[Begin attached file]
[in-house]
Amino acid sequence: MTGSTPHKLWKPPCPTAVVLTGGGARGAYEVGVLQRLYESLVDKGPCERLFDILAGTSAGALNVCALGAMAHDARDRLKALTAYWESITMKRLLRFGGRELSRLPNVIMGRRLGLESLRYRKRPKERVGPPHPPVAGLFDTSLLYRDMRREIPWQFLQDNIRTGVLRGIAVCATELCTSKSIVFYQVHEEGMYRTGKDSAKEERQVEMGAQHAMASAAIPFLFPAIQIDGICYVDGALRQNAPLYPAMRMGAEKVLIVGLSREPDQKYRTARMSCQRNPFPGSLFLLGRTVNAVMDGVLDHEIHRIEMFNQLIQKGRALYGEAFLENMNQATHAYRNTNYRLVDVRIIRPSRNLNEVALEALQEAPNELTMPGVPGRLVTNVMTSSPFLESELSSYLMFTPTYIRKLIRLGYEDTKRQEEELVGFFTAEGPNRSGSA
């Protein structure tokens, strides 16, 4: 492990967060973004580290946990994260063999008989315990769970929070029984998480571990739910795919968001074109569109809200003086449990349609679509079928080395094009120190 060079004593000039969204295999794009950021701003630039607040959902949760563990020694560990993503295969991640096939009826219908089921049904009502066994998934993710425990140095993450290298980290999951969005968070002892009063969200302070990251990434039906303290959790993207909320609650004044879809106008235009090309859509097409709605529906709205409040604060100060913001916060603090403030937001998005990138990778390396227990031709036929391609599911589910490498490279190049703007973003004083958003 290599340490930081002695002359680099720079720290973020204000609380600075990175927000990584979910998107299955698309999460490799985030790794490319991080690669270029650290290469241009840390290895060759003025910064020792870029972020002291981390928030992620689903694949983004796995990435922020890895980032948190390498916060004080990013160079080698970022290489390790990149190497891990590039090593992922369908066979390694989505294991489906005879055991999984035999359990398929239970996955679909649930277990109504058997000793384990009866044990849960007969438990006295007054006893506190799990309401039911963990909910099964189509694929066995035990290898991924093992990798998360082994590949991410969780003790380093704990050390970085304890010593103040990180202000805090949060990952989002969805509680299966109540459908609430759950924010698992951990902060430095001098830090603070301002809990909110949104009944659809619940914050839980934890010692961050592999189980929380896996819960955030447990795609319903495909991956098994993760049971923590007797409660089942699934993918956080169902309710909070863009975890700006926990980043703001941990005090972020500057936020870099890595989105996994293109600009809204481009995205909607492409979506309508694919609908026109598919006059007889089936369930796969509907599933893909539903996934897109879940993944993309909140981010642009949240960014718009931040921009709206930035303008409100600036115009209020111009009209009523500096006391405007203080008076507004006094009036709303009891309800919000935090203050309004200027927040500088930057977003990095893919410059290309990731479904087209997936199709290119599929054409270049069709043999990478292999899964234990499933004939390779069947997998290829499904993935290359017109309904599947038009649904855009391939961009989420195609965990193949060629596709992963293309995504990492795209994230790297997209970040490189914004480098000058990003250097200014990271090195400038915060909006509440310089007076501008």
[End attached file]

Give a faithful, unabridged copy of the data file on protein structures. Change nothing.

[in-house]
Amino acid sequence: MTGSTPHKLWKPPCPTAVVLTGGGARGAYEVGVLQRLYESLVDKGPCERLFDILAGTSAGALNVCALGAMAHDARDRLKALTAYWESITMKRLLRFGGRELSRLPNVIMGRRLGLESLRYRKRPKERVGPPHPPVAGLFDTSLLYRDMRREIPWQFLQDNIRTGVLRGIAVCATELCTSKSIVFYQVHEEGMYRTGKDSAKEERQVEMGAQHAMASAAIPFLFPAIQIDGICYVDGALRQNAPLYPAMRMGAEKVLIVGLSREPDQKYRTARMSCQRNPFPGSLFLLGRTVNAVMDGVLDHEIHRIEMFNQLIQKGRALYGEAFLENMNQATHAYRNTNYRLVDVRIIRPSRNLNEVALEALQEAPNELTMPGVPGRLVTNVMTSSPFLESELSSYLMFTPTYIRKLIRLGYEDTKRQEEELVGFFTAEGPNRSGSA
């Protein structure tokens, strides 16, 4: 492990967060973004580290946990994260063999008989315990769970929070029984998480571990739910795919968001074109569109809200003086449990349609679509079928080395094009120190 060079004593000039969204295999794009950021701003630039607040959902949760563990020694560990993503295969991640096939009826219908089921049904009502066994998934993710425990140095993450290298980290999951969005968070002892009063969200302070990251990434039906303290959790993207909320609650004044879809106008235009090309859509097409709605529906709205409040604060100060913001916060603090403030937001998005990138990778390396227990031709036929391609599911589910490498490279190049703007973003004083958003 290599340490930081002695002359680099720079720290973020204000609380600075990175927000990584979910998107299955698309999460490799985030790794490319991080690669270029650290290469241009840390290895060759003025910064020792870029972020002291981390928030992620689903694949983004796995990435922020890895980032948190390498916060004080990013160079080698970022290489390790990149190497891990590039090593992922369908066979390694989505294991489906005879055991999984035999359990398929239970996955679909649930277990109504058997000793384990009866044990849960007969438990006295007054006893506190799990309401039911963990909910099964189509694929066995035990290898991924093992990798998360082994590949991410969780003790380093704990050390970085304890010593103040990180202000805090949060990952989002969805509680299966109540459908609430759950924010698992951990902060430095001098830090603070301002809990909110949104009944659809619940914050839980934890010692961050592999189980929380896996819960955030447990795609319903495909991956098994993760049971923590007797409660089942699934993918956080169902309710909070863009975890700006926990980043703001941990005090972020500057936020870099890595989105996994293109600009809204481009995205909607492409979506309508694919609908026109598919006059007889089936369930796969509907599933893909539903996934897109879940993944993309909140981010642009949240960014718009931040921009709206930035303008409100600036115009209020111009009209009523500096006391405007203080008076507004006094009036709303009891309800919000935090203050309004200027927040500088930057977003990095893919410059290309990731479904087209997936199709290119599929054409270049069709043999990478292999899964234990499933004939390779069947997998290829499904993935290359017109309904599947038009649904855009391939961009989420195609965990193949060629596709992963293309995504990492795209994230790297997209970040490189914004480098000058990003250097200014990271090195400038915060909006509440310089007076501008």